Welcome to the Public Domain, 1923! Posted on January 3rd, 2019 by

open book signIt has taken 20 years, but we finally can celebrate Public Domain Day by welcoming works that are no longer restricted by copyright into our shared cultural heritage. The Sonny Bono Copyright Extension Act of 1998 scooped up two decades-worth of material about to enter the public domain and shoved it back under copyright protection, largely to satisfy a few rightsholders – corporation and estates of dead writers and artists – who controlled profitable works. Disney, which has made an entertainment empire largely from exploiting works in the public domain, was a force behind the 1998 extension, which is why it’s often known as the Mickey Mouse Protection Act. Disney seems to have changed its mind, seeing fan art as a positive for their brand and heavy-handed legislation as an unpopular move.

The 1998 law was only the most recent extension of copyright. In its original form it lasted 14 years, with an option to renew for another 14 years. Thanks to extensions and changes to procedure that mean things are copyrighted automatically, no registration required, a large portion of our culture is locked up. This is counter-productive. Most copyrighted works aren’t profitable decades after publication. Duke University’s informative Center for the Study of the Public Domain estimates “only 2 percent of works between 55 and 75 years old continue to retain commercial value. For the other 98% of works, no one benefits from continued copyright protection, while the entire public loses the ability to adapt, transform, preserve, digitize, republish, and otherwise make new and valuable uses of these forgotten works.” Anyone who has tried to seek permission to quote extensively from a work or include a photo or image in a publication knows the research can be a rabbit hole; after a few decades many works become “orphaned” – it’s not clear who owns the rights, if anyone does, but making a mistake could lead to a fine of up to $150,000 per infringement. Talk about a chilling effect.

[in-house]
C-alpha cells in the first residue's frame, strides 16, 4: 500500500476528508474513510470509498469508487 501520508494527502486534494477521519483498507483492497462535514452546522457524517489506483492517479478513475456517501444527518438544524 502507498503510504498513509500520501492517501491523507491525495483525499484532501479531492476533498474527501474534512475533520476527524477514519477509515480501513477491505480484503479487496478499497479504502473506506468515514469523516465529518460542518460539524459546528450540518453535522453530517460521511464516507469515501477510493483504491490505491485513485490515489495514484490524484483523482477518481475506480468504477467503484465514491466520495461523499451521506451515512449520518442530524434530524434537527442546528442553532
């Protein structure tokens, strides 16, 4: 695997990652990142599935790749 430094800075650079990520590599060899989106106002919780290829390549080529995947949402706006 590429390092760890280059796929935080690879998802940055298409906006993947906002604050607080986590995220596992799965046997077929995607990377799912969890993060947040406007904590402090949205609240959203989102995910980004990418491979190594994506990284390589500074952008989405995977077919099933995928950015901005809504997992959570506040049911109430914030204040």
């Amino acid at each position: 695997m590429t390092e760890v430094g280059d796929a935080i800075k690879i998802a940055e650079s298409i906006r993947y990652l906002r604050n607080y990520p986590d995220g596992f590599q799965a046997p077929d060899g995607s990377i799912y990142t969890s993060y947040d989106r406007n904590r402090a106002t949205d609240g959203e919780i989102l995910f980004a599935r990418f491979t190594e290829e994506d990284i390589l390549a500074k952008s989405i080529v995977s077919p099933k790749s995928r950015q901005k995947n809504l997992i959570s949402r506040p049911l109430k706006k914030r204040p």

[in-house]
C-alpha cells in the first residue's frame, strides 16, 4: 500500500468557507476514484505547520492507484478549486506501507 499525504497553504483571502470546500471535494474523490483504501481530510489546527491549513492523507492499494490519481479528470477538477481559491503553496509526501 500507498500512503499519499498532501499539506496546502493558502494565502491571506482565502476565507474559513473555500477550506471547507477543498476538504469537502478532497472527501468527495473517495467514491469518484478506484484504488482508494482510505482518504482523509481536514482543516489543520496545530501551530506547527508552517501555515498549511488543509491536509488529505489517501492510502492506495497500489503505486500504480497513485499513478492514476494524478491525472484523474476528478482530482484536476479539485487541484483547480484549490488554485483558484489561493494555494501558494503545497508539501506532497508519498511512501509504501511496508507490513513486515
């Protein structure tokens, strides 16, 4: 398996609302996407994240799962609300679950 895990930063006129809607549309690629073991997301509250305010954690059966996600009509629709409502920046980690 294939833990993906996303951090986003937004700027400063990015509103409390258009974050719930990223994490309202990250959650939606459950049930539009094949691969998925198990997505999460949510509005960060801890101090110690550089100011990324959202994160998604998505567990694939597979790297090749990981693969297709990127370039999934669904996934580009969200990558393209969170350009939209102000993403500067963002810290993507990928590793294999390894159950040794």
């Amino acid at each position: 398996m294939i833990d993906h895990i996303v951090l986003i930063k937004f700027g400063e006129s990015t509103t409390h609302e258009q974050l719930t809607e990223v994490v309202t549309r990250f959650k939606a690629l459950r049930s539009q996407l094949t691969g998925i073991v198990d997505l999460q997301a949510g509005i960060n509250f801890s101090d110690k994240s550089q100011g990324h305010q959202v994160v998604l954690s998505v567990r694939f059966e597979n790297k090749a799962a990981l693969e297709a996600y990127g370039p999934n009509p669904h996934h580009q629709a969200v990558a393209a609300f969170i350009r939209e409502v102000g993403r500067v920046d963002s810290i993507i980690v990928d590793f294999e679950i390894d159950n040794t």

While most of 20th century culture remains locked up or in an uncertain state, it’s worth celebrating that we’re reached the end of our latest rollback period. A year’s worth of culture is now available for remixing and reuse, and more should become available annually. Works entering the public domain this week include


You can browse a longer list of works from 1923 at Hathi Trust – some 53,000 of them! And get ready to celebrate next new year’s day when 1924 joins the public domain.

photo courtesy of Thomas Hawk, CC-BY-NC


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